Visit http://www.python.org/download and you will find an installer for windows. Select all installation components. If you wish to use Python in Microsoft Windows™ on the command line, then you need to set the PATH variable appropriately. For Windows™ 2000, XP, 2003, Vista, 2008, etc... click on Control Panel -> System -> Advanced -> Environment variables. Click on the variable named PATH in the “System Variables” section, then select: Edit and add; C:\Python27 to the end of the line. Please choose proper directory name. For instance: it could be C:\Python2.7x

1.1.4 Linux

Most Linux distributions come with Python installed by default. However you may need to install additional packages such as the documentation. For example, Knoppix or Debian run the following:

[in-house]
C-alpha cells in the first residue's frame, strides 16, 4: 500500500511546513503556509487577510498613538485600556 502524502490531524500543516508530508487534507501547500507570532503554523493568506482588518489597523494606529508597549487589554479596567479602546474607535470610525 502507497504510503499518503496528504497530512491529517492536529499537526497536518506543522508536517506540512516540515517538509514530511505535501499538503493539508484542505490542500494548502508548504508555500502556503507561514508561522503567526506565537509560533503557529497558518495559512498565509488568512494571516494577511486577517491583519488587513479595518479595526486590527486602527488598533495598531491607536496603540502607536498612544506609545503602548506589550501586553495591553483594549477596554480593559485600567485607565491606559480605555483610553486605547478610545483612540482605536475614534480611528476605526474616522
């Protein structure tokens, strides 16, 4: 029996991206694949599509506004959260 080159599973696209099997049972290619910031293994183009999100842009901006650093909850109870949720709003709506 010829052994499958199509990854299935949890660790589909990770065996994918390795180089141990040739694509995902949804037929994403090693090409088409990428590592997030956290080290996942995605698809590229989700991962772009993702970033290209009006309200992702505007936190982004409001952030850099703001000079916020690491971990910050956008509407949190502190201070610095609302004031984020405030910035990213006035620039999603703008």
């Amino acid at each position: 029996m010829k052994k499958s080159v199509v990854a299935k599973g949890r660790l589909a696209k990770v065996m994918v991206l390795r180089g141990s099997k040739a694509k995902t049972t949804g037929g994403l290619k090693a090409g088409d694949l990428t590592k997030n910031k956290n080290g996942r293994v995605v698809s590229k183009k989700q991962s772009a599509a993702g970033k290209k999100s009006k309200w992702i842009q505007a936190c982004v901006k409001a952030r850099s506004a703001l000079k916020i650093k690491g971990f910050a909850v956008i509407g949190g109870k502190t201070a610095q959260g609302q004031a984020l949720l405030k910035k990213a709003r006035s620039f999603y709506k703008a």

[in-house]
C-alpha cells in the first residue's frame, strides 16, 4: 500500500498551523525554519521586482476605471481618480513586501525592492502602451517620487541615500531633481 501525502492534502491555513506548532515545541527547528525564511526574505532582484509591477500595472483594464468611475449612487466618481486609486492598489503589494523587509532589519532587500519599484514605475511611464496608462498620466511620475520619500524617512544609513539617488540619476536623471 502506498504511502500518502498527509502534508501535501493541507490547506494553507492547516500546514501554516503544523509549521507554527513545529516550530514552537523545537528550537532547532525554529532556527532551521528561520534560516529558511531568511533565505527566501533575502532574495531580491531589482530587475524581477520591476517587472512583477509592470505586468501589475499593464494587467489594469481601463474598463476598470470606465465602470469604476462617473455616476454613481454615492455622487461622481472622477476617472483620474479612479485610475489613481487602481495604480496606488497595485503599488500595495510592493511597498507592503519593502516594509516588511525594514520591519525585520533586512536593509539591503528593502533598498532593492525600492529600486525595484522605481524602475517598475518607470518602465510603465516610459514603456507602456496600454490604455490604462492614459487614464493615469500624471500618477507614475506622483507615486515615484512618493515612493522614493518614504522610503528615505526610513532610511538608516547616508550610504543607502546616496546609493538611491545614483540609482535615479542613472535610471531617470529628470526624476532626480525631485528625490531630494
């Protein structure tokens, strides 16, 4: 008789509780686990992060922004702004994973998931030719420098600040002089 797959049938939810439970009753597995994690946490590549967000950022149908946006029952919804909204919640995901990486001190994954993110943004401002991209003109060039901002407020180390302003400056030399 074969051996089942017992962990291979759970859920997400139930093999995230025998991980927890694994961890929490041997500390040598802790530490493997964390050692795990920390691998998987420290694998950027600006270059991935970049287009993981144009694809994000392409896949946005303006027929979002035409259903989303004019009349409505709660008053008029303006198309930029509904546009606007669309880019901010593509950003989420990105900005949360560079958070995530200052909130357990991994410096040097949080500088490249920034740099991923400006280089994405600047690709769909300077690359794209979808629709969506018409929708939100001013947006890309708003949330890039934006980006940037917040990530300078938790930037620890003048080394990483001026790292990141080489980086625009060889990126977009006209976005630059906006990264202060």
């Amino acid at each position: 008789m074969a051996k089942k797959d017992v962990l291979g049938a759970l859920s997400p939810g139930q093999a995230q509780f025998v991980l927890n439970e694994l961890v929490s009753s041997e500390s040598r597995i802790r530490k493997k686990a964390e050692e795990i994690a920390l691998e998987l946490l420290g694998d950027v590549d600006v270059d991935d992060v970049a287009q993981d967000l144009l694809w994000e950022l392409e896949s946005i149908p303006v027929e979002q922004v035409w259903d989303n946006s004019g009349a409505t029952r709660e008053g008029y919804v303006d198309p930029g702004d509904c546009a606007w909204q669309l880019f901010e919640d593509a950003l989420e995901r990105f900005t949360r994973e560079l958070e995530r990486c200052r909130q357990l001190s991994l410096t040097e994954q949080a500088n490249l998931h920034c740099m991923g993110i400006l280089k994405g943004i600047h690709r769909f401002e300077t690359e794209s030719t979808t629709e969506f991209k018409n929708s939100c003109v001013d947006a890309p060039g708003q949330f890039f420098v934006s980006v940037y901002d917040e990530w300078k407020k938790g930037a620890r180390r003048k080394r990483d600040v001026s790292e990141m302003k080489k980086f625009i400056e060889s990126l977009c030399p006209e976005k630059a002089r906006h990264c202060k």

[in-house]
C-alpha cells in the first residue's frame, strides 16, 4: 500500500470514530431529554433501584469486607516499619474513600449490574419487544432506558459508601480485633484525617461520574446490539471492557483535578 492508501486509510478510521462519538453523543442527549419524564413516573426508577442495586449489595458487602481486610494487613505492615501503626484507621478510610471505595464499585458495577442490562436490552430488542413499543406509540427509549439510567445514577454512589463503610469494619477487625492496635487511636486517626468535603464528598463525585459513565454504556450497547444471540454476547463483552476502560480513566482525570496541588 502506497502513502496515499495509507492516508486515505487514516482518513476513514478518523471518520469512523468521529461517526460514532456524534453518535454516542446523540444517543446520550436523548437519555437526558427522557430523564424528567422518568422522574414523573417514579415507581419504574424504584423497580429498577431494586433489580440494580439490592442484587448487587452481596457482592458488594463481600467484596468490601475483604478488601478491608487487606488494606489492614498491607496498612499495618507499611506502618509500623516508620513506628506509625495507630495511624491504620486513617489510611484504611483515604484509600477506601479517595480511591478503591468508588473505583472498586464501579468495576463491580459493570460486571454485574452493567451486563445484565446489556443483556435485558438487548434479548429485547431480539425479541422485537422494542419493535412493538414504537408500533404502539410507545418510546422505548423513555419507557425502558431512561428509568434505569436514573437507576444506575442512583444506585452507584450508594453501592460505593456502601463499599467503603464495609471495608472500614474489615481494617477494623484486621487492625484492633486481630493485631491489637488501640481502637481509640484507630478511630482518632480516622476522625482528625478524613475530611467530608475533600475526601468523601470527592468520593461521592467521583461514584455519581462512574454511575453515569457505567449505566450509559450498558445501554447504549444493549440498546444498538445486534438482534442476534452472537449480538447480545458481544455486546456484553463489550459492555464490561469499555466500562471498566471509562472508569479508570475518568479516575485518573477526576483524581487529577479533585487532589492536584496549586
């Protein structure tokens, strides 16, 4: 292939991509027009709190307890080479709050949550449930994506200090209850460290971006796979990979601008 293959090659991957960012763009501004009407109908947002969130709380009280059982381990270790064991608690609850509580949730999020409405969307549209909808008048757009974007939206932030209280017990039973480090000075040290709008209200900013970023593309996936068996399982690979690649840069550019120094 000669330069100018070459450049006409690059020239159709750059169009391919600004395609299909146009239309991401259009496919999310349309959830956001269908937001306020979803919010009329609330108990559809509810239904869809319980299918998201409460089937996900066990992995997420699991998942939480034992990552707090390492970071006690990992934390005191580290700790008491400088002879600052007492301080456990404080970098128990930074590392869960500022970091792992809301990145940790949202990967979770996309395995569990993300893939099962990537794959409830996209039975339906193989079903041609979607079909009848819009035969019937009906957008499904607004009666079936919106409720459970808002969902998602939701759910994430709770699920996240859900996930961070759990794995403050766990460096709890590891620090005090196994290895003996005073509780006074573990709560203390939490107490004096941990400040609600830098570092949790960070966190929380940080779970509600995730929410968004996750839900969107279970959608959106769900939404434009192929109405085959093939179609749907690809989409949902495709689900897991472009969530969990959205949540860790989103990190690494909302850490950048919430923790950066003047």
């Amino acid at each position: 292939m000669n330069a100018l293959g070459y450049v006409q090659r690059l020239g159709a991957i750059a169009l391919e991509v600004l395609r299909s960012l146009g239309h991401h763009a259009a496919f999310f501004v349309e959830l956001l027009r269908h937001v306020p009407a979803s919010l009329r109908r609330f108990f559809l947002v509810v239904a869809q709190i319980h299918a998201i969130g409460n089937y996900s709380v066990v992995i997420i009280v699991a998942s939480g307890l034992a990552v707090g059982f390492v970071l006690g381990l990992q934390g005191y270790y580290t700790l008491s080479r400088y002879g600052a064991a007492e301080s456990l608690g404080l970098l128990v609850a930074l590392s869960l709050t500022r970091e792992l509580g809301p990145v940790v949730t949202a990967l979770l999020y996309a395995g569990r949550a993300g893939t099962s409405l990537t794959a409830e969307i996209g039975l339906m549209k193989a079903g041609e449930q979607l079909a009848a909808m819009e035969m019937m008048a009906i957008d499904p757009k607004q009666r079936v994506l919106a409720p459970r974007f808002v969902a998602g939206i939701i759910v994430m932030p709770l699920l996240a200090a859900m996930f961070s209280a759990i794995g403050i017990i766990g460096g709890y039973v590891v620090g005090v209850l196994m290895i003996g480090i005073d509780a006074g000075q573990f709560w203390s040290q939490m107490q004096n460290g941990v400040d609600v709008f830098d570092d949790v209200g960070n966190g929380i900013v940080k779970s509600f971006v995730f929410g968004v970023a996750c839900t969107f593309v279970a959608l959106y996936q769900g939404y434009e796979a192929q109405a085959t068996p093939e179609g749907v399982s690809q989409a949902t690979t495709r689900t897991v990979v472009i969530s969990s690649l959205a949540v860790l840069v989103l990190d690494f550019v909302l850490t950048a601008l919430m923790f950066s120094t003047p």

sudo apt-get install python27-doc

By selecting the defaults, you will have installed python core files including documentation, such as, interactive help and manual pages. You can verify the version of python via the command line using “python –V” as shown below.

$ python –V
Python 2.7.9

1.1.5 Editors

Choosing an editor can be very crucial for the successful development of your scripts. You have to be completely comfortable with your editor and have full knowledge of how it writes files. For instance, scripts written on Microsoft Windows™ Notepad can have several issues when you port the files to a Linux or BSD operating system. Those files might have carriage return issues Control-M (^M) on each statement. You would have to manually remove them on each statement or do a file wide search and replace which can be tricky because you need an escape code to find it. The escape code is (x0D) or (\x0D). However you can avoid these issues by using a compatible editor.

1.1.6 Case Sensitive